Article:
Taxing Lessons Case Summaries

Case — Federally Authorized Tax Practitioner Privilege

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TL Case Summ


Do handwritten notes of a meeting between a federally authorized tax practitioner and a client qualify as confidential communication not subject to disclosure to the IRS?


Taxpayer Says: The notes do not have to be disclosed because they are not written communications in promotion of a tax shelter and therefore are not disqualified from being considered confidential communications.

Internal Revenue Service Says: The notes should be disclosed because they are related to promoting the taxpayer’s participation in a tax shelter transaction and fall under an exception to the privileged communications rules.


From Internal Revenue Code Section 7525(a)(1): Provides a limited privilege, equivalent to the attorney-client privilege, to communications regarding tax advice between a taxpayer and any federally authorized tax practitioner.

From Internal Revenue Code Section 7525(b): Section Not To Apply to Communications Regarding Corporate Tax Shelters.–The privilege under subsection (a) shall not apply to any written communication between a federally authorized tax practitioner and a director, shareholder, officer, or employee, agent, or representative of a corporation in connection with the promotion of the direct or indirect participation of such corporation in any tax shelter (as defined in section 6662(d)(2)(C)(iii)). [Editorial Note: This is pre-October 21, 2004 code, which applies to this case; see case for updated wording.]

From United States v. BDO Seidman, L.L.P., 492 F.3d 806, 821 (7th Cir. 2007): For the federally authorized tax practitioner privilege not to apply because of the application of the section 7525(b) exception, evidence must be produced indicating that all the elements of the exception are satisfied.


As a general rule, certain oral and written tax advice you receive from your certified public accountant or other “federally authorized tax practitioner” (CPAs, attorneys, enrolled agents and enrolled actuaries) can be considered privileged information, not subject to disclosure.

This confidential communications privilege is extremely limited. In addition, it applies only to the extent the communication between you and your tax advisor would be privileged if you were speaking to your attorney instead. Advice involving tax shelters is specifically exempted from the privilege.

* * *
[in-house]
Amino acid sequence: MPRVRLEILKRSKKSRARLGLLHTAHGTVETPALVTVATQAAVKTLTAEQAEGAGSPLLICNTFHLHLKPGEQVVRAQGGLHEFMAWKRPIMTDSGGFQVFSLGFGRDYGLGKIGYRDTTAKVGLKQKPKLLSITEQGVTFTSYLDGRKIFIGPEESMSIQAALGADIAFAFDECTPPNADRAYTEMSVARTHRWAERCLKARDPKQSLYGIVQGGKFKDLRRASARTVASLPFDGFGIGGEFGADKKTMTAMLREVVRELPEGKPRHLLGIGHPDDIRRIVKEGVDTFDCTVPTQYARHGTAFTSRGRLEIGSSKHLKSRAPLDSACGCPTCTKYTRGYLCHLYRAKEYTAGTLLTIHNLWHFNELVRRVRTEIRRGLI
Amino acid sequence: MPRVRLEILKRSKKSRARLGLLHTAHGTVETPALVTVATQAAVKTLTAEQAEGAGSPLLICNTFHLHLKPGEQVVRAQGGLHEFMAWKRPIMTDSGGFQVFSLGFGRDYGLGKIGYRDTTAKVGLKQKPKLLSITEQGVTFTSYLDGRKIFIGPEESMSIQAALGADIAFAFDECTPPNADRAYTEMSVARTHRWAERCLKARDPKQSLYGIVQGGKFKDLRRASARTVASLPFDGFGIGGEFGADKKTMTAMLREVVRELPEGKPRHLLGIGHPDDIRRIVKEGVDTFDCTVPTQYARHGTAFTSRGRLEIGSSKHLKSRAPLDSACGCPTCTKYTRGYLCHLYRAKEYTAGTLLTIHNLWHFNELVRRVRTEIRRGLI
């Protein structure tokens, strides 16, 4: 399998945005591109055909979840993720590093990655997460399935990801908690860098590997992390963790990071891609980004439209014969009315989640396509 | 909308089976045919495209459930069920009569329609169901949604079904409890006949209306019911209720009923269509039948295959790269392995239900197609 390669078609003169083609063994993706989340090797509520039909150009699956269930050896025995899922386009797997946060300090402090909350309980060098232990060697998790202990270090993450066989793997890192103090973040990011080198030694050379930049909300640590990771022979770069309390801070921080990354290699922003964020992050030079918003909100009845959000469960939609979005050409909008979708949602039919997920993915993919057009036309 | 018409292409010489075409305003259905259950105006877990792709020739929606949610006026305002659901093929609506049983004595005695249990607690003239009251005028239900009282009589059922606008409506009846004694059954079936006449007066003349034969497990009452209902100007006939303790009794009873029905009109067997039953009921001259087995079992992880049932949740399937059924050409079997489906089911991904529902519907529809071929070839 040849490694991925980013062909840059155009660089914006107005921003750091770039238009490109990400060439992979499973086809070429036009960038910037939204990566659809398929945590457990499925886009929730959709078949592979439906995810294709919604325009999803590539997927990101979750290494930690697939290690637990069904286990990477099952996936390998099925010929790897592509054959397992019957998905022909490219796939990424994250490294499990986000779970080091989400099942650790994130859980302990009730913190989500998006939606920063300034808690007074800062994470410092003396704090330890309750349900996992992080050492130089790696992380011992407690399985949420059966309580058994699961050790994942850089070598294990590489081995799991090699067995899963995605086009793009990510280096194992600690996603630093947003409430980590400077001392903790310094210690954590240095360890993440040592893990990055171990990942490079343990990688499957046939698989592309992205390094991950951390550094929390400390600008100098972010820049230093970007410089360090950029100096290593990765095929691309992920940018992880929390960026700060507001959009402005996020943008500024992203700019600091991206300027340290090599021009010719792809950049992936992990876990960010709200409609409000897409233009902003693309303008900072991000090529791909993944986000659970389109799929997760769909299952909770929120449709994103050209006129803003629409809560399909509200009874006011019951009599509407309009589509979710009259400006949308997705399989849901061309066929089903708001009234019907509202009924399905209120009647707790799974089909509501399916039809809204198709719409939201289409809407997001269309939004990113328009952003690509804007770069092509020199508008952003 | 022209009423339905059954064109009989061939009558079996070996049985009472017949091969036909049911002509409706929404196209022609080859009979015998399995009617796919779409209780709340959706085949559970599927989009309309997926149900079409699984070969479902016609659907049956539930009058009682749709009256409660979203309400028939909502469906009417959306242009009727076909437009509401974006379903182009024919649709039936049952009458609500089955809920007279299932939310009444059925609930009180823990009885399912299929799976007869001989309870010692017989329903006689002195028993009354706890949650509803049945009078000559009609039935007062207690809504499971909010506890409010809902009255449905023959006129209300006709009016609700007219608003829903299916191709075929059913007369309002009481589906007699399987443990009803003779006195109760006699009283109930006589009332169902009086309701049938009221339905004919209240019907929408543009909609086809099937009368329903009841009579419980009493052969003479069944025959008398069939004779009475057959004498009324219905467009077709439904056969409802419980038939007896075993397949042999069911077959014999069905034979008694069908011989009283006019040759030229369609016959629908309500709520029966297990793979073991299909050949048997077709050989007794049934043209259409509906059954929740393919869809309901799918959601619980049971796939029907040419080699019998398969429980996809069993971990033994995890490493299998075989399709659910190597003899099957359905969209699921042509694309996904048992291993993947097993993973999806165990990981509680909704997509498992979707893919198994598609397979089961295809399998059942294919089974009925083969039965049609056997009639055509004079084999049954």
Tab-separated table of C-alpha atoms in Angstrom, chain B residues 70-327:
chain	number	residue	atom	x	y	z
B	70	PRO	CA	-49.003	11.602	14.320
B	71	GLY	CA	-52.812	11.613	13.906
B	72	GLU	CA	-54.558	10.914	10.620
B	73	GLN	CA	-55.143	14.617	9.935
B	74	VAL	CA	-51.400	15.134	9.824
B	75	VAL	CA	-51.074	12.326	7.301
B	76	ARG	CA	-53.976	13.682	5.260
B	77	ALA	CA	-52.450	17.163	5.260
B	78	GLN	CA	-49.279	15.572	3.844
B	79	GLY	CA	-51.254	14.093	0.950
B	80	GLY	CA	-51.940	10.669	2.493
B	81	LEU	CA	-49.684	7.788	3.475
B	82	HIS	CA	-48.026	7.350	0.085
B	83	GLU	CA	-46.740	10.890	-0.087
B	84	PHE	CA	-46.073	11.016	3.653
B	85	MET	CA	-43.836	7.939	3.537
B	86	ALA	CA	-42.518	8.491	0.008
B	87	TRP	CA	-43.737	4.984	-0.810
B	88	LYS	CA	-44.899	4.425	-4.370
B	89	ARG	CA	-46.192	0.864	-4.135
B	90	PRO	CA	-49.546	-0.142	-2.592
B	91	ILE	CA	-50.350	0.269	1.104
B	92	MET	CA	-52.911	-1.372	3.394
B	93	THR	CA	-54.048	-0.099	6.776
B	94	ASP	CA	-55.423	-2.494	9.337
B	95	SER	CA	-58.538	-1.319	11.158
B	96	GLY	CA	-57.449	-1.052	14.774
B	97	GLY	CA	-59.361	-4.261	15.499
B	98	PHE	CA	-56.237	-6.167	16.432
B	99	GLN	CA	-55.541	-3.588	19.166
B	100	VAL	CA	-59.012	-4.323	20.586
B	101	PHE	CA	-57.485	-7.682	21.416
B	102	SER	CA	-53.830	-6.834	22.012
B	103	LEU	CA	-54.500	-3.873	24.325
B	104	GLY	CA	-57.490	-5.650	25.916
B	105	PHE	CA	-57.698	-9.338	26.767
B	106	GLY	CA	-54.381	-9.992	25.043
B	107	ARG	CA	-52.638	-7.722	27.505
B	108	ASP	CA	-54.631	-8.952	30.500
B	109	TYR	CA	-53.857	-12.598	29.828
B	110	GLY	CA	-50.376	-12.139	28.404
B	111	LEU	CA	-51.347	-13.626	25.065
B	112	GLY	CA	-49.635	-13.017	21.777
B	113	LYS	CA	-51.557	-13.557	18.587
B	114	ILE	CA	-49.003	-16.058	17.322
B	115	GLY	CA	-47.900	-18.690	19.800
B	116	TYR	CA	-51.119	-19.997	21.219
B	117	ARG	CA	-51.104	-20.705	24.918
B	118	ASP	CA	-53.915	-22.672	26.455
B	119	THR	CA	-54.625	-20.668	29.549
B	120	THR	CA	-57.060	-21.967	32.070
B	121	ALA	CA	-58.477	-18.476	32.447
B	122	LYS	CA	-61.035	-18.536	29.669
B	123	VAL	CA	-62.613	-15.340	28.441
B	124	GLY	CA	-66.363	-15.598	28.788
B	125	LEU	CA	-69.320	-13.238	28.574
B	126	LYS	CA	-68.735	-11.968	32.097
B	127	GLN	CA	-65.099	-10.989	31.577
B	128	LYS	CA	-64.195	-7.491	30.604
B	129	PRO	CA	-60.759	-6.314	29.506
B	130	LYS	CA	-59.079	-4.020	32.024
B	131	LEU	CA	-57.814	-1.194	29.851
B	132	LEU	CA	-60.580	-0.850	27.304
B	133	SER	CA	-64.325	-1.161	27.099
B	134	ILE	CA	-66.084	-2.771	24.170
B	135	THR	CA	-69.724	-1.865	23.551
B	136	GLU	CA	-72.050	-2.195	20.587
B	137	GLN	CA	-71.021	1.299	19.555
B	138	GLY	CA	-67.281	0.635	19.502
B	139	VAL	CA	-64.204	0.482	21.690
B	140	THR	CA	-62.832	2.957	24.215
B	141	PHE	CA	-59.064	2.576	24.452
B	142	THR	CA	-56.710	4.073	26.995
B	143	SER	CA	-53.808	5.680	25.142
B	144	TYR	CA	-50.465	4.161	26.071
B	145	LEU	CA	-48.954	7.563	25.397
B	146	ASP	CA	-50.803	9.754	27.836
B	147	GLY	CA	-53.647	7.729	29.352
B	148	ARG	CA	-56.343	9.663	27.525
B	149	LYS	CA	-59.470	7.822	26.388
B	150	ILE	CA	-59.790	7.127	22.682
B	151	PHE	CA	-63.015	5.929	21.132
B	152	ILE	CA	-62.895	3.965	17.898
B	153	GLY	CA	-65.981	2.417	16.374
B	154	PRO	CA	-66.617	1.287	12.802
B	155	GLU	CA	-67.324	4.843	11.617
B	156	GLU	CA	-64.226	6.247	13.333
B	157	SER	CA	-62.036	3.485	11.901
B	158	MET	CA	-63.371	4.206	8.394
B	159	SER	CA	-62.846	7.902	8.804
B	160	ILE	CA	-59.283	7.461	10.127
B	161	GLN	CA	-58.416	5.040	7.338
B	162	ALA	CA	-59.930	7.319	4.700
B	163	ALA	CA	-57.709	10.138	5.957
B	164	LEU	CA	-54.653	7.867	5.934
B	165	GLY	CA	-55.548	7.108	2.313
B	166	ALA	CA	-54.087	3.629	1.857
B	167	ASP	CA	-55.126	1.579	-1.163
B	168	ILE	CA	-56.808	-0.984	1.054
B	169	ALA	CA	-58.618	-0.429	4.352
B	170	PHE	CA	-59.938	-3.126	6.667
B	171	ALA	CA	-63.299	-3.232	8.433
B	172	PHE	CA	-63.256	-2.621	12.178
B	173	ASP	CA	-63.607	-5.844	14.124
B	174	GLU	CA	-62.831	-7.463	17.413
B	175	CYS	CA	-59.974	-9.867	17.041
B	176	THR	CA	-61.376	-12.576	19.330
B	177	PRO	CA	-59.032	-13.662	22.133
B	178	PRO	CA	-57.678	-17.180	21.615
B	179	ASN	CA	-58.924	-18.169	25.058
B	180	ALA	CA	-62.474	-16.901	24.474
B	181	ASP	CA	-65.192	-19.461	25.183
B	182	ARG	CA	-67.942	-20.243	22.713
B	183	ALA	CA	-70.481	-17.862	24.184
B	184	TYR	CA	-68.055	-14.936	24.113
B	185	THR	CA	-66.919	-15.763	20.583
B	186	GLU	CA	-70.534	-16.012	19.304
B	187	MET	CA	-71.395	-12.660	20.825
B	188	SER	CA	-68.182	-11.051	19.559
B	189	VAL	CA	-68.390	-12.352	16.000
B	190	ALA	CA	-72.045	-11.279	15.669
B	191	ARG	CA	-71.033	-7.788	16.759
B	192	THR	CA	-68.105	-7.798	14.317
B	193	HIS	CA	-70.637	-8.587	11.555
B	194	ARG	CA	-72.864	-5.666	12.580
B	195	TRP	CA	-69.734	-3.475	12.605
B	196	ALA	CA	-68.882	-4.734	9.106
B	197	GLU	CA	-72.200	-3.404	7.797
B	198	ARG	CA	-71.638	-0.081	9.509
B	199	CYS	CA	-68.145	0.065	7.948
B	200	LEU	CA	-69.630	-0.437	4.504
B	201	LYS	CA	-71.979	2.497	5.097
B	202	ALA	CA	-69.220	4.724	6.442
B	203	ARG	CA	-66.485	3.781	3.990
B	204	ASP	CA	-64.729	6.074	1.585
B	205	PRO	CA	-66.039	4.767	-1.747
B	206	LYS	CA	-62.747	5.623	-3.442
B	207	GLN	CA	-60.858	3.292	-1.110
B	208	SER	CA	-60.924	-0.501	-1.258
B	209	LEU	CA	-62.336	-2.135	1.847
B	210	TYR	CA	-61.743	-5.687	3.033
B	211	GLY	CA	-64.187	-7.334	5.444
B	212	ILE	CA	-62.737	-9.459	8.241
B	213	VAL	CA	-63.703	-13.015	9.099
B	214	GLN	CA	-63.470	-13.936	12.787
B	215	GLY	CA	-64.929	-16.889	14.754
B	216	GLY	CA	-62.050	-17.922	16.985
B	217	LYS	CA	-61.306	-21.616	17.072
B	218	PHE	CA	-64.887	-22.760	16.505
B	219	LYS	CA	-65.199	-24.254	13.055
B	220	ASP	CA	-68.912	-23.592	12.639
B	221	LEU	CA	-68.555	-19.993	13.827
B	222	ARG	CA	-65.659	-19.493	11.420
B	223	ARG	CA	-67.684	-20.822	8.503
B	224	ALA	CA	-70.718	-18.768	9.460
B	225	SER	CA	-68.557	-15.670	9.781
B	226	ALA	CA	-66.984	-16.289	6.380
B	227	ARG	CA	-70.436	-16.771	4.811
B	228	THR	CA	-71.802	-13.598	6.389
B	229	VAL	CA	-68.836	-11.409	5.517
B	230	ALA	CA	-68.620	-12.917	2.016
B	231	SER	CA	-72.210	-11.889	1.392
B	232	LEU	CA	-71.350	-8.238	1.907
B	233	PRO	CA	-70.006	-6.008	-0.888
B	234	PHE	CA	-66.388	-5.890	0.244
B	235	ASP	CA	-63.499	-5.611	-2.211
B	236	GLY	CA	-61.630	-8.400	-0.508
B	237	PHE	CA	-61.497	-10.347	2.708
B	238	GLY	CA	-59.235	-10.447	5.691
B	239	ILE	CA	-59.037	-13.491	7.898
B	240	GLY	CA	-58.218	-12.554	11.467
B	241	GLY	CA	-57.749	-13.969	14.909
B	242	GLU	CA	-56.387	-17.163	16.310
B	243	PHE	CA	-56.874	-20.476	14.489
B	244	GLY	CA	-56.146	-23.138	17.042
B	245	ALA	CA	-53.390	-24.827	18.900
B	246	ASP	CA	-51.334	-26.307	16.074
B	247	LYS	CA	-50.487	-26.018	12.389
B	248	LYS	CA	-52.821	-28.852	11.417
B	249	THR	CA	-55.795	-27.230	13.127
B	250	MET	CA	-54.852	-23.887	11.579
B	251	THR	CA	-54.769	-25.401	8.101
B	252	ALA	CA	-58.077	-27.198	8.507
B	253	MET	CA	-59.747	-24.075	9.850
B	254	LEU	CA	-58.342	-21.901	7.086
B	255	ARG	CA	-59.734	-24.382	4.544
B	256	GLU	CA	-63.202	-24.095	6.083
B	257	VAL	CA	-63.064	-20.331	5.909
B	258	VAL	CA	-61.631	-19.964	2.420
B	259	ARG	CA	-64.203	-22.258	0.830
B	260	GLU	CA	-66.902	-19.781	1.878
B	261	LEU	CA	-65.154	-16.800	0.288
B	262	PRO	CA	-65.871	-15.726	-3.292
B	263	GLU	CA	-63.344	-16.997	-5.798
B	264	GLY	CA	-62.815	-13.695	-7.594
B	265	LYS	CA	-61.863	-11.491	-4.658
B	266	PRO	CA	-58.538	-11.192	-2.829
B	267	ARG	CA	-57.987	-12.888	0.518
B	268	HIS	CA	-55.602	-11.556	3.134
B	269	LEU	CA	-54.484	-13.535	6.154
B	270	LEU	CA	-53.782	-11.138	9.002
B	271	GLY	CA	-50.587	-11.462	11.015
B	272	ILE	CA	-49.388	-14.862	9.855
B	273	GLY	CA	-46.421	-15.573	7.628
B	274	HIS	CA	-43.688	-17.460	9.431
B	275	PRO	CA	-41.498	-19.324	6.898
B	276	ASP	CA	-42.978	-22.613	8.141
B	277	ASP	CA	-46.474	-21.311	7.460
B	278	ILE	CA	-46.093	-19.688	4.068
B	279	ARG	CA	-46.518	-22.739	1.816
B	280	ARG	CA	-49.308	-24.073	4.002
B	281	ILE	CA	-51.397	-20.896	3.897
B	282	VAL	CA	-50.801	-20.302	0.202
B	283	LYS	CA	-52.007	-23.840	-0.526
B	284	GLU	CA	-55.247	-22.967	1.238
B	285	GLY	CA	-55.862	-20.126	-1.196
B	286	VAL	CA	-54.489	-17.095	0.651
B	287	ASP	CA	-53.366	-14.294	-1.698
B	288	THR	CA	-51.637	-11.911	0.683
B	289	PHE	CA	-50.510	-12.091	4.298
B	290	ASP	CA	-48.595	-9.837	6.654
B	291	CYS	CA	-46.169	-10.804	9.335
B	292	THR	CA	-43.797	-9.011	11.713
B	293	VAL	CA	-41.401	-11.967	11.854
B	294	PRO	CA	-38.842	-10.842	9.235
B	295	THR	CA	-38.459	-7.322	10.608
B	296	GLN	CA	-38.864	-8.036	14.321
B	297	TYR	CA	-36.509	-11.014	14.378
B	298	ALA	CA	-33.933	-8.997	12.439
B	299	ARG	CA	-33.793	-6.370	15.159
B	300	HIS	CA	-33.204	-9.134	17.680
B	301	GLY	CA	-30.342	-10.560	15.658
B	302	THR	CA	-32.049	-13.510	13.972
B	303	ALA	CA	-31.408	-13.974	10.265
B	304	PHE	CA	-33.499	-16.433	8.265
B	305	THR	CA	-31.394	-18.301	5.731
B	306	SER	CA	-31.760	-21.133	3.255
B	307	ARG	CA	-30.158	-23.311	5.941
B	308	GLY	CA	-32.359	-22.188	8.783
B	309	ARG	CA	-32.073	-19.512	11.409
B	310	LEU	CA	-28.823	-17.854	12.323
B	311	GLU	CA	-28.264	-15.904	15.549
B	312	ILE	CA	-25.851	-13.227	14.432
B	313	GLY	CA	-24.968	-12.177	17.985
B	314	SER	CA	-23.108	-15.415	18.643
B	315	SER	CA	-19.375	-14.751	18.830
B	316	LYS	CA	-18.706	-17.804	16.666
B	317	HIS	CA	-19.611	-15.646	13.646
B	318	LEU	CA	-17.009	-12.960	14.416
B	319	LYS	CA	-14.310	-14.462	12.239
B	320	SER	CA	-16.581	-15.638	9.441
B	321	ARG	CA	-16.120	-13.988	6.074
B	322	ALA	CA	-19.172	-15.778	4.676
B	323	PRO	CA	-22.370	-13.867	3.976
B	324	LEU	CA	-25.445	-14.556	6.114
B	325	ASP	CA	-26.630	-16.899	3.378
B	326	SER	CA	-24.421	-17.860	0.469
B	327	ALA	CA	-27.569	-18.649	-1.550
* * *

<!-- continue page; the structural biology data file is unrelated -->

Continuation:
In this case, the dispute arises over the definition of the terms “promotion” and “written communication” in the tax shelter exception, neither of which are defined in the code.

The communication in question is the handwritten notes of the taxpayer’s accountant, who met the definition of a federally authorized tax practitioner. The notes summarize advice the preparer gave the taxpayer, a limited partnership, about tax aspects of a series of partnership redemption transactions that the IRS considers a tax shelter. The IRS wants the notes for review. The taxpayer contends the notes are privileged.

The taxpayer says the notes are not “written communications” because that phrase requires some transmission of written material from one person to another, and the preparer did not share his notes with any other person. In addition, the advice given by the preparer was not promotional. Instead, it was part of the normal course of a long-term advisory relationship, within the preparer’s field of expertise, and the preparer had no stake in the advice beyond his employer’s right to bill hourly for his time.

The IRS takes the position that “Written notes of oral communications are ‘written communications’ under any plausible construction.”. The IRS also argues the preparer’s relationship with the taxpayer means the preparer played a substantial role in structuring the transactions and was involved in organizing, structuring and assisting with respect to them, and that these activities meet the definition of promotion.


Make your selection, then see “The Court’s Decision” below for a full explanation

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HL Carpenter, an experienced investor and a CPA, specializes in reader friendly articles on taxes and investing for individuals and small businesses, and publishes two newsletters: Taxing Lessons and Top Drawer Ink. Visit and

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For the Taxpayer. The notes were not communicated to anyone. Therefore, they do not constitute a written communication that can satisfy that element of the section 7525(b) exception. The privilege accorded to the notes is not subject to the exception in section 7525(b). In addition, the IRS failed to show that the preparer crossed the line from adviser to promoter. The communications remain privileged.